NYU Silver Summer Lecture Series Addresses Palliative Care

Clinical Associate Professor Susan Gerbino gave an impassioned, informative lecture on the challenging, oft-misunderstood, and invaluable field of palliative social work on Tuesday, June 24, as part of the Silver School of Social Work’s Summer Lecture Series. The lecture series features presentations on a variety of topics by NYU Silver faculty and guest speakers.

Gerbino, a 37-year veteran of the palliative care field who serves as coordinator of NYU Silver’s Westchester campus and is director of the Zelda Foster Studies Program in Palliative and End-of-Life Care, began the lecture with some terminology clarification. Palliative care and hospice care have elements that overlap, and are therefore often used interchangeably, but the two are not synonymous. Palliative care, as Gerbino described it, “is not about dying; it’s an extra layer of care for serious, chronic conditions and advanced illnesses, provides pain and symptom management, and can be helpful for people who are at a fork in the road, to help determine their goals of care.” The World Health Organization defines palliative care as “applicable early in the course of illness, in conjunction with other therapies that are intended to prolong life, such as chemotherapy or radiation therapy, and includes those investigations needed to better understand and manage distressing clinical complications.”

Hospice care, on the other hand, is a concept of care geared toward providing comfort and support to patients with a life-limiting illness that no longer responds to cure-oriented treatments. According to the Hospice Foundation of America, “Hospice care neither prolongs life nor hastens death… the goal of hospice care is to improve the quality of a patient’s last days by offering comfort and dignity.”

The two systems, Gerbino argued, are vital treatment models for all social workers to learn because death, dying, and illness “cut across all fields of practice and affect us personally.” Both models utilize a humanistic, biopsychosocial-spiritual approach that is in keeping with social work’s philosophy of looking at people as a whole. “[In the medical system] there is a great deal of otherizing or medicalizing of human beings: ‘cancer patient’ as opposed to a person with an identity, dreams, likes, and dislikes,” said Gerbino. Palliative care steers away from impersonal medical labels and uses an interdisciplinary team approach to address the varied needs of patients and their family systems for the goal of enhancing quality of life.

The person-focused emphasis of end-of-life care is becoming increasingly popular in the field, and is one that Gerbino hopes will make waves throughout the medical system. “Good medical care is usually only available to people of privilege,” she explained. “My hope is that some of what we do in the palliative and end-of-life care world will ‘move upstream,’ so that someone is going to care for you in a holistic way.” The biggest stumbling block to such an ethos in the United States, Gerbino shared, is the “‘treat, treat, treat’ mentality, which is right for some clients but not for all.” There is beginning evidence that curative-focused care alone may not be the best method for extending life. People with certain advanced metastatic diseases who have early palliative care may actually live longer than those who opt for standard care only.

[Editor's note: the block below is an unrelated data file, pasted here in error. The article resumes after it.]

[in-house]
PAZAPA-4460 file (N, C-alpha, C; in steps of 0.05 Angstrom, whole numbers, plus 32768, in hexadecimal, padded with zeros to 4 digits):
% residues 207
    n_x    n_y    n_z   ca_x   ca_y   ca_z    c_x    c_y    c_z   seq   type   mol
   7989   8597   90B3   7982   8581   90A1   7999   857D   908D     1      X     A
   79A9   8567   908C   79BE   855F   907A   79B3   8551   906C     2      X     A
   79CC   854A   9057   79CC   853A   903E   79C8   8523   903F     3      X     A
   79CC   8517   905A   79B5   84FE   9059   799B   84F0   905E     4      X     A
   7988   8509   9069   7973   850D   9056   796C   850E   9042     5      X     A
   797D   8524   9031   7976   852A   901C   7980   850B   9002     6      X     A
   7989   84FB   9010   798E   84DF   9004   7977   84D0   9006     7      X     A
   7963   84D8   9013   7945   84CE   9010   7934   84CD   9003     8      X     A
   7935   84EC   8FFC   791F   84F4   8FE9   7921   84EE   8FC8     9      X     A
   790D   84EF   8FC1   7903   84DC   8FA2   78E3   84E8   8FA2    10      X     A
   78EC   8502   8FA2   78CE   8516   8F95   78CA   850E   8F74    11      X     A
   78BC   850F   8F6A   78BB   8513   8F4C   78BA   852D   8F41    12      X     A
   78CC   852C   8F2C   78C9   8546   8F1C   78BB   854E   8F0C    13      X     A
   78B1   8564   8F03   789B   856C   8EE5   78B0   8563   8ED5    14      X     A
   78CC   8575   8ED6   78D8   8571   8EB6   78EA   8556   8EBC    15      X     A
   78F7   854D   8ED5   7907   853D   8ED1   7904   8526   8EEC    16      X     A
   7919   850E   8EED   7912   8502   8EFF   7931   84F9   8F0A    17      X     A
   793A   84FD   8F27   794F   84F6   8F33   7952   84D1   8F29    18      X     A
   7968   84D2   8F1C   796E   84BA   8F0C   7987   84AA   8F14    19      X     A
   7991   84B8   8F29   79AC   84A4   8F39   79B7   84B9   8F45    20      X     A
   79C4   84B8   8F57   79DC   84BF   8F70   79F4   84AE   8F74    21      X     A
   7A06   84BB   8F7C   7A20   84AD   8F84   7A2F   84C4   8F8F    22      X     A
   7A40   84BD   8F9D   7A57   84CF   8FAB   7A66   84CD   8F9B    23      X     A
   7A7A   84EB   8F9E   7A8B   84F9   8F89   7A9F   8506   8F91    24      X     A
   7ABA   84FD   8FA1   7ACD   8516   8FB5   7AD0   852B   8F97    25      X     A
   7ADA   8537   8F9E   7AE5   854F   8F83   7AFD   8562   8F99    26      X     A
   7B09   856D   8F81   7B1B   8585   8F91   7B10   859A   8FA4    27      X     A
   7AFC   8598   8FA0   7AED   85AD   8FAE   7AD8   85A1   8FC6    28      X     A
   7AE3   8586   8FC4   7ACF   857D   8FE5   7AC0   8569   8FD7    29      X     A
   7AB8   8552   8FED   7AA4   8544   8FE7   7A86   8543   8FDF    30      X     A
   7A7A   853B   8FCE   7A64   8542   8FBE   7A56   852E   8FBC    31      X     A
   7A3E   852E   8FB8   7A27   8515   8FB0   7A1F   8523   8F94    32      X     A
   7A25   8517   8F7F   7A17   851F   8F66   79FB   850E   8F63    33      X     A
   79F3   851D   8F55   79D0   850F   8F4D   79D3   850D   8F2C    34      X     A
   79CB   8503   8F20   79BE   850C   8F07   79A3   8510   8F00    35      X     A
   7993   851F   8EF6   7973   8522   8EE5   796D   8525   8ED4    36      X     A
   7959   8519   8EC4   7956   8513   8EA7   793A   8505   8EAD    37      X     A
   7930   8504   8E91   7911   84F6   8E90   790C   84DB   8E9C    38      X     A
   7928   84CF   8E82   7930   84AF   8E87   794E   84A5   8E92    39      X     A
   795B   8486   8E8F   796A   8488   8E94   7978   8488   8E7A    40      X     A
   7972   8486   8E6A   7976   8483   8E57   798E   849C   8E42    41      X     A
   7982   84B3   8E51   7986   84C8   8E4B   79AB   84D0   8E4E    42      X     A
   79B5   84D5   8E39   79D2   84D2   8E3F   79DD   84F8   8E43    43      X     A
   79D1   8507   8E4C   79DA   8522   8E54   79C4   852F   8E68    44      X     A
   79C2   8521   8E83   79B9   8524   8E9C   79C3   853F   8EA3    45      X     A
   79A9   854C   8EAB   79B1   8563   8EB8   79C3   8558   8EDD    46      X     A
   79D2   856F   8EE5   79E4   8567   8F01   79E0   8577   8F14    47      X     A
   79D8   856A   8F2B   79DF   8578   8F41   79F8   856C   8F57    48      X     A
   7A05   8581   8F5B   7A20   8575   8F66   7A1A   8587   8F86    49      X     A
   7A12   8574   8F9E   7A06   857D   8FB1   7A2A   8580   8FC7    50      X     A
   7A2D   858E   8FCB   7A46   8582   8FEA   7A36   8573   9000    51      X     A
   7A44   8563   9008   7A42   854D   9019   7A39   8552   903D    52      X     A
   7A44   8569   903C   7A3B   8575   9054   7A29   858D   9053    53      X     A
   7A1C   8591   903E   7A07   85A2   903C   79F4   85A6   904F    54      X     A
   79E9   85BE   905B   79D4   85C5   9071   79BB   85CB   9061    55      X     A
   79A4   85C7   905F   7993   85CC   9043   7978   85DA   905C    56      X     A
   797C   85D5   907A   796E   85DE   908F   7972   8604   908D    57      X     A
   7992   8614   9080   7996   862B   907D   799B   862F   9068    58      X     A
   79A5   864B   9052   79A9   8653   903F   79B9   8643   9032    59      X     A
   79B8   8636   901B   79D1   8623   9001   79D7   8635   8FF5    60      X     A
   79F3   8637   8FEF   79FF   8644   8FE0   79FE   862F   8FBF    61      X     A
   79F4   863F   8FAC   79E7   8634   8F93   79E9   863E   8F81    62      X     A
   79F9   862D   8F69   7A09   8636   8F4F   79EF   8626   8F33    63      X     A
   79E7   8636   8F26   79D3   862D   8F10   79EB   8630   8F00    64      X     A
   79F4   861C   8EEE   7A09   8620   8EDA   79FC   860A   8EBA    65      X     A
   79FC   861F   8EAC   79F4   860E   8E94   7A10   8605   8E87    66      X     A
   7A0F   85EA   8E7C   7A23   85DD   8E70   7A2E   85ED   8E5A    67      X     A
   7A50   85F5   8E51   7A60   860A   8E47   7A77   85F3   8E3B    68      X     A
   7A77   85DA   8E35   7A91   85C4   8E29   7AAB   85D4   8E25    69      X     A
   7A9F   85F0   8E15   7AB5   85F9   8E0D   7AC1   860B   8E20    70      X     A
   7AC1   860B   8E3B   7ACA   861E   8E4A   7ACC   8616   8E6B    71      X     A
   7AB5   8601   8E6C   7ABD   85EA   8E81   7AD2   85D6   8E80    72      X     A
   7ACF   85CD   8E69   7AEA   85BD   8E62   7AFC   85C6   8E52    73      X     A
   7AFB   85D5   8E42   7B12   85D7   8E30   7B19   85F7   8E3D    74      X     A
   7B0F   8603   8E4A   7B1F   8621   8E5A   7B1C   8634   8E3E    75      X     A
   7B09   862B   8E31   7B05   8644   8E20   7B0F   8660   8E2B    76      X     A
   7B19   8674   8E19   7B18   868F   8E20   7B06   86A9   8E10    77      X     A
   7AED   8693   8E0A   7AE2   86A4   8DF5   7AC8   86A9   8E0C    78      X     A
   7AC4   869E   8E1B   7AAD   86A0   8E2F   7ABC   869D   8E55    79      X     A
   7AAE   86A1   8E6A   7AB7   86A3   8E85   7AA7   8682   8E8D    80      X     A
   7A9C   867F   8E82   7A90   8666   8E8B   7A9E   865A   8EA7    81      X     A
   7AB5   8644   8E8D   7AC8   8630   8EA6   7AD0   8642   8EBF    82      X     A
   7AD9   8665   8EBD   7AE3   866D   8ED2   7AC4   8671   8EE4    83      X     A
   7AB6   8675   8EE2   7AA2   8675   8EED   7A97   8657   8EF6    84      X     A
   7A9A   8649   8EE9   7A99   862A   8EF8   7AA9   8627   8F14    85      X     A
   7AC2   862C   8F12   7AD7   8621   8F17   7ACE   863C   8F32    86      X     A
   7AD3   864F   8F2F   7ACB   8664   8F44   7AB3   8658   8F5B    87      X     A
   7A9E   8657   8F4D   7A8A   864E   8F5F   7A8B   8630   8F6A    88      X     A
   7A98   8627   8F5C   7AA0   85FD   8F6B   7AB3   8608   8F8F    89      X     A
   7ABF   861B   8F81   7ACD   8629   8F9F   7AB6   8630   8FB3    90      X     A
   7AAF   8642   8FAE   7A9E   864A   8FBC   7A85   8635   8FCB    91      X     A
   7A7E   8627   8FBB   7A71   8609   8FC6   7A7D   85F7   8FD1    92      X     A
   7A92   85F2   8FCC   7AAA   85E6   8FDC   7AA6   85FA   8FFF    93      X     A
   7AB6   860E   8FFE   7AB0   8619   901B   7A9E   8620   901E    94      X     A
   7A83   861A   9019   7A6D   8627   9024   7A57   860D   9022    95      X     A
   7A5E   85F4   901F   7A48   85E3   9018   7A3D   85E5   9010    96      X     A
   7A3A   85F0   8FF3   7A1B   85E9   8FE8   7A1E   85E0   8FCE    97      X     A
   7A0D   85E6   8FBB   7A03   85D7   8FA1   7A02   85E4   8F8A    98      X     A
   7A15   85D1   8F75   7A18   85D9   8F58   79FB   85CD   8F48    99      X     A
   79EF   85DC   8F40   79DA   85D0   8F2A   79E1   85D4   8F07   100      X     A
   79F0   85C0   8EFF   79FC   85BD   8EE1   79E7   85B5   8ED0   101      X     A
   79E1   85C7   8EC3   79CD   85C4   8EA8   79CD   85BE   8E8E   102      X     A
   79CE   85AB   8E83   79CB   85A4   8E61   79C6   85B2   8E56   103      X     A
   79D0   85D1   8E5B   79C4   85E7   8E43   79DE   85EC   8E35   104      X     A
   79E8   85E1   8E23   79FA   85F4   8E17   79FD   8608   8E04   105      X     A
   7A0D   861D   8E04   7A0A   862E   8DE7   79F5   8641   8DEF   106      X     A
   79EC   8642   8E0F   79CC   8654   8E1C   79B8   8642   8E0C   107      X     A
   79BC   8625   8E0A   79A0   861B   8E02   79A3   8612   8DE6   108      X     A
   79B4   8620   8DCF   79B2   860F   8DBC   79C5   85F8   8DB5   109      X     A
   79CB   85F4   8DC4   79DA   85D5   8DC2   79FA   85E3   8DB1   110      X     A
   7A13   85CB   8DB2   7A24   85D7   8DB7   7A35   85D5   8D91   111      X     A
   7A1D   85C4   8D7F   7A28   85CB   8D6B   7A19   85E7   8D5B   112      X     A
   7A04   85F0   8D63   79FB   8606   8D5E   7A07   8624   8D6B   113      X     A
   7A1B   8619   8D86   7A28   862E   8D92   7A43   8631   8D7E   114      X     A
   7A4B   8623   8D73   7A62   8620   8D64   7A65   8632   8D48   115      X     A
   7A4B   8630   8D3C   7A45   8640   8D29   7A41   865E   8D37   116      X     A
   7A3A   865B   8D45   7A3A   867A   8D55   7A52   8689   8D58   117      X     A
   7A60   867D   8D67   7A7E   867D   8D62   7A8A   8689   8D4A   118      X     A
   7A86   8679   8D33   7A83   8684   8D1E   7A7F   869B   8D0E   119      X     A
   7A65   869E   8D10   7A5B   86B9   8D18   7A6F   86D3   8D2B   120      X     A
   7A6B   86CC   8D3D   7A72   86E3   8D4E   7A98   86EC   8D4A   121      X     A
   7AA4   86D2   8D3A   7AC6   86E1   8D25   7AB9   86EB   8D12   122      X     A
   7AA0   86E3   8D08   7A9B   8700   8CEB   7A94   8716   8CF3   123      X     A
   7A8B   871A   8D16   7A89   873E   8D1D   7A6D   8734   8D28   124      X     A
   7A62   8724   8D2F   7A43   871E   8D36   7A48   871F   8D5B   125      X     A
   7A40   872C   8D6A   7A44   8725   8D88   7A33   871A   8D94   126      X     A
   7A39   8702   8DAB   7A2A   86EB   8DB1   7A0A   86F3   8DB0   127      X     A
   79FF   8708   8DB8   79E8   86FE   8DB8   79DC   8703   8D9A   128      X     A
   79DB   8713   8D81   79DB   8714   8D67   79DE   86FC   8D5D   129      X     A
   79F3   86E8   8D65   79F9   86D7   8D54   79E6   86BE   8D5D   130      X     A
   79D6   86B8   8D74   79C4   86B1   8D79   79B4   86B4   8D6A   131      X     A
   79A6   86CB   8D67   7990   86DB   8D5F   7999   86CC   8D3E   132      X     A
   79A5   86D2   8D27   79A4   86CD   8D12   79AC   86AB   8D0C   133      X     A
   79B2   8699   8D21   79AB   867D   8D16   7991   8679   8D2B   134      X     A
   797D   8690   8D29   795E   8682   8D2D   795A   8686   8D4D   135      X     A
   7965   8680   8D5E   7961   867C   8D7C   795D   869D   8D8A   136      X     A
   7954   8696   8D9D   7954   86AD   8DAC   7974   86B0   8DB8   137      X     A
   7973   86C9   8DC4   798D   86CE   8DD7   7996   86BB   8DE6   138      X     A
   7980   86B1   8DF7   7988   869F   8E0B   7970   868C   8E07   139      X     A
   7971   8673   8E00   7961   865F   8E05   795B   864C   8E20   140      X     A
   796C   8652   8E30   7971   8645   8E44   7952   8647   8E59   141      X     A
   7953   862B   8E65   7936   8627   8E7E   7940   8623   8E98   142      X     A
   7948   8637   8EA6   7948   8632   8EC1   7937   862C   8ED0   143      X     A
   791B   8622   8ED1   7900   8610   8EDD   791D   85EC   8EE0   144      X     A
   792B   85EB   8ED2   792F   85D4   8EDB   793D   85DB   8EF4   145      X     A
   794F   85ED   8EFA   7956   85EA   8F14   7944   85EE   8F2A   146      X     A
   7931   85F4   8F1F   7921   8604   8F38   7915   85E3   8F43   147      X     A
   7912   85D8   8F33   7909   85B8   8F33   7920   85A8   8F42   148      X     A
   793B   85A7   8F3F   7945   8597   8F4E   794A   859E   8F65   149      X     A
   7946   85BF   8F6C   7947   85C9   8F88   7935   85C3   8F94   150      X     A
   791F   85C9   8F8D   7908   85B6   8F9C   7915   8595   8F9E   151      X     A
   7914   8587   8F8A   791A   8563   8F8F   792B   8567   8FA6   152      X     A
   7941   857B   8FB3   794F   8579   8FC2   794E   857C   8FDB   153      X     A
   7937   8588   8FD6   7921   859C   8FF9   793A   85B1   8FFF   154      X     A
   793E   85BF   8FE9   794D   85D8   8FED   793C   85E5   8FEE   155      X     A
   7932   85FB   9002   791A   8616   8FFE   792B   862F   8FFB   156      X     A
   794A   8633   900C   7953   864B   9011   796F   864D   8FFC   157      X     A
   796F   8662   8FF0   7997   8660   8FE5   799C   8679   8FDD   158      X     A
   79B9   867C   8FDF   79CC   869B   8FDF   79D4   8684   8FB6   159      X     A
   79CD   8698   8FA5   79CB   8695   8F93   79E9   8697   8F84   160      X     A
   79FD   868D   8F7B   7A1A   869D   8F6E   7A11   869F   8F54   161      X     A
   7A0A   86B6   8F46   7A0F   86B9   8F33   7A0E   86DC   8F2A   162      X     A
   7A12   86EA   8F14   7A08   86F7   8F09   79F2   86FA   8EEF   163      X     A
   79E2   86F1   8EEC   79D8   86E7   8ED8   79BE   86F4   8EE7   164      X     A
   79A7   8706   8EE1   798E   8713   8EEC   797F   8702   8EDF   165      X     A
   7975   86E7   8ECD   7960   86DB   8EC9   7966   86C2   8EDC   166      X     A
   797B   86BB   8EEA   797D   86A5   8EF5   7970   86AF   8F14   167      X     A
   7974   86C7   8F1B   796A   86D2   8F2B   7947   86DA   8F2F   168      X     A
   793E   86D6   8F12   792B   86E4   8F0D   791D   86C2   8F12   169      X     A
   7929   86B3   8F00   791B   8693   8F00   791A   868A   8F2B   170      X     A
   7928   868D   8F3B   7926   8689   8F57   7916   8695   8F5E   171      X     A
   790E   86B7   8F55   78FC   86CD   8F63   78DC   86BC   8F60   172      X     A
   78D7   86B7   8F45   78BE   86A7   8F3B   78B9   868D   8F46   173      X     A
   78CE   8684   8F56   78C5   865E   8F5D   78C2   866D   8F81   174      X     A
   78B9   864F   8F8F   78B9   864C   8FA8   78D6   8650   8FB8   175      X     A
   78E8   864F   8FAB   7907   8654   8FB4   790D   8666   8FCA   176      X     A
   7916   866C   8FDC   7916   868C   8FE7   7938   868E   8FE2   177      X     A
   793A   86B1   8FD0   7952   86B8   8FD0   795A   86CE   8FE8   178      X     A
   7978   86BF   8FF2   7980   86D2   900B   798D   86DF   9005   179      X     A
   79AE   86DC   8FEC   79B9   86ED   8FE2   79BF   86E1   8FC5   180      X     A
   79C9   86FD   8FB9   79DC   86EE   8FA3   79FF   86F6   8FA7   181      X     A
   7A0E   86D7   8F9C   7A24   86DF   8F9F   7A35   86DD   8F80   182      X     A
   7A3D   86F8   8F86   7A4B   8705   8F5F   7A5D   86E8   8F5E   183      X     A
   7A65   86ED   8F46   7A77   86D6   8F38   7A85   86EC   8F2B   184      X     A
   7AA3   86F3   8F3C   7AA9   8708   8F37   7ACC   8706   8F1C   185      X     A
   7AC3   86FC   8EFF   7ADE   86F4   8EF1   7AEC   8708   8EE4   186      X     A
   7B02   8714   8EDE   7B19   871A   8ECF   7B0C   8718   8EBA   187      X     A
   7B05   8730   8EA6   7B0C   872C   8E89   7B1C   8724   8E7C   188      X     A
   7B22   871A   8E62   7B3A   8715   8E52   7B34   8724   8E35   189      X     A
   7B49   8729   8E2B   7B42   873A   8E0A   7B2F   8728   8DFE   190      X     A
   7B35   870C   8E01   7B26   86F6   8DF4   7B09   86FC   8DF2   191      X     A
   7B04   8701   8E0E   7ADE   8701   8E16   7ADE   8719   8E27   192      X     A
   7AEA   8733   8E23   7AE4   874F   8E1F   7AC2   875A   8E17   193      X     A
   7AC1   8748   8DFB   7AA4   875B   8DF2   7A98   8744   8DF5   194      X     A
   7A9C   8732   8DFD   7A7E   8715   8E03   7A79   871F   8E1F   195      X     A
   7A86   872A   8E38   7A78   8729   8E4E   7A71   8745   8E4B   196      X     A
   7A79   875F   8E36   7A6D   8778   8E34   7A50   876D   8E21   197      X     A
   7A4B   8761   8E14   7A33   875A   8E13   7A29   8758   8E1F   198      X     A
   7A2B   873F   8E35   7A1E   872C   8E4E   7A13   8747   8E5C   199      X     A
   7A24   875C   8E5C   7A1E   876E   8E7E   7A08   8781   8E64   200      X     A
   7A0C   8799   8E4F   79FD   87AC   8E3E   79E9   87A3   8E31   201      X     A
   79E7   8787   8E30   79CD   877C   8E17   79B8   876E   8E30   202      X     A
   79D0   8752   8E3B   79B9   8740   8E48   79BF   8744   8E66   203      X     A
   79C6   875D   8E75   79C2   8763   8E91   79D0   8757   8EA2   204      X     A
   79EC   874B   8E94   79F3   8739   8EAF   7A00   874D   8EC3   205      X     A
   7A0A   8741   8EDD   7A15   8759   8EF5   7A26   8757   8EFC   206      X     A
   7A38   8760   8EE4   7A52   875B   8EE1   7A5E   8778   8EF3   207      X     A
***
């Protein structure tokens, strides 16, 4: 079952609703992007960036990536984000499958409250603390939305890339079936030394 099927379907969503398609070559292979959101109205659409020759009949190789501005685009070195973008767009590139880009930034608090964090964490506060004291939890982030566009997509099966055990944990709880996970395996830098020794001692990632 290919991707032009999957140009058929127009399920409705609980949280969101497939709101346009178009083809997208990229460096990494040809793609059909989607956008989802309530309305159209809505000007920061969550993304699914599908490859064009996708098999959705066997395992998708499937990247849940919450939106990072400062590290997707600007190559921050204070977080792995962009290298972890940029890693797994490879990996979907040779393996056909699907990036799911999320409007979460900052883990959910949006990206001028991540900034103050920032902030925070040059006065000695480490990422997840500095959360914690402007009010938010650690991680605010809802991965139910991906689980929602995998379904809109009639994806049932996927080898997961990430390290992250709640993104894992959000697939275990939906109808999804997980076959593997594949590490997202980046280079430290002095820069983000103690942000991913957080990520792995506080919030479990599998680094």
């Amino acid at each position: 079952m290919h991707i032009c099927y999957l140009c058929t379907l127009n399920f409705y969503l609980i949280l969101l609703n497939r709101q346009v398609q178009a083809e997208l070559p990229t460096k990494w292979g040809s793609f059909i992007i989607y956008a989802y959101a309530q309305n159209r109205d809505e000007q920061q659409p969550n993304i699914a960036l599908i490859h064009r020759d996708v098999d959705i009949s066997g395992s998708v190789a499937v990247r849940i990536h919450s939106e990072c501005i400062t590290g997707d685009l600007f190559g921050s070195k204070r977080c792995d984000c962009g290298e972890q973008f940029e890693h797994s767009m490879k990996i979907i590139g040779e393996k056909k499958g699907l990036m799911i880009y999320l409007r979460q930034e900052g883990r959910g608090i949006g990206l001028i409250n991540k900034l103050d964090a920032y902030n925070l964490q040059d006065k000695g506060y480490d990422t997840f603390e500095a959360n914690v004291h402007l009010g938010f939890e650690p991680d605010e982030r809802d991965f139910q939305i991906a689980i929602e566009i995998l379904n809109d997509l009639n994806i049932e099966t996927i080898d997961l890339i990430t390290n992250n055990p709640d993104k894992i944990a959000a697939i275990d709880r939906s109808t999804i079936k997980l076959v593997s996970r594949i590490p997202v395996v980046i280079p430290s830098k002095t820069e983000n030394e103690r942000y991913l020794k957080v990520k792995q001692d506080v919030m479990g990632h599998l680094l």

The palliative care model upends the traditional boundaries created through the labeling of “therapist” and “client.” It requires the clinician to rethink the concept of of “social worker” or “therapist” and instead adopt a role of one individual helping another through his or her journey toward a “recognizable self,” which Gerbino explains as “Who am I now that I am ill? Who was I before?” This work actively encourages clinicians to bring their personalities to the table: “When working with the seriously ill, don’t be afraid to bring who you are, because that can be a source of great strength,” encouraged Gerbino. In her own practice, Gerbino views her work with clients as an exploration of various narratives on a journey towards the recognizable self. And in this humanistic focus, the client takes the reins: “They’re leading, and I’m following. Mostly it’s bearing witness, and creating Winnicott’s idea of a holding environment.”

Gerbino did not sugarcoat the difficulty of this field of social work. In addition to her work at NYU Silver, she runs a private practice in which she sees both bereavement and family therapy clients. “By far the most difficult clinical work I do is palliative, end of life, and bereavement,” she explained. “The number one reason it is difficult is because it’s very hard to ‘otherize.’ You can never say ‘I will never be ill, or die, or lose someone.’ So the boundary between client and social worker is more permeable, less rigid. That’s the ‘threat.’” But this lack of otherization is also what makes palliative care such an effective, positive model of humanistic, holistic care for clients, and a fulfilling and fascinating field for social workers. “There is a strong sense of intimacy in this work,” she said. “It is two people facing something together that you yourself have faced or one day will face. At its heart, it’s relational work.”

Students interested in pursuing palliative, hospice, or end-of-life care are encouraged to consider the Zelda Foster MSW Fellowship, a four-year program through the Silver School of Social Work whose mission is to educate, develop, and mentor the next generation of palliative and end-of-life care social workers.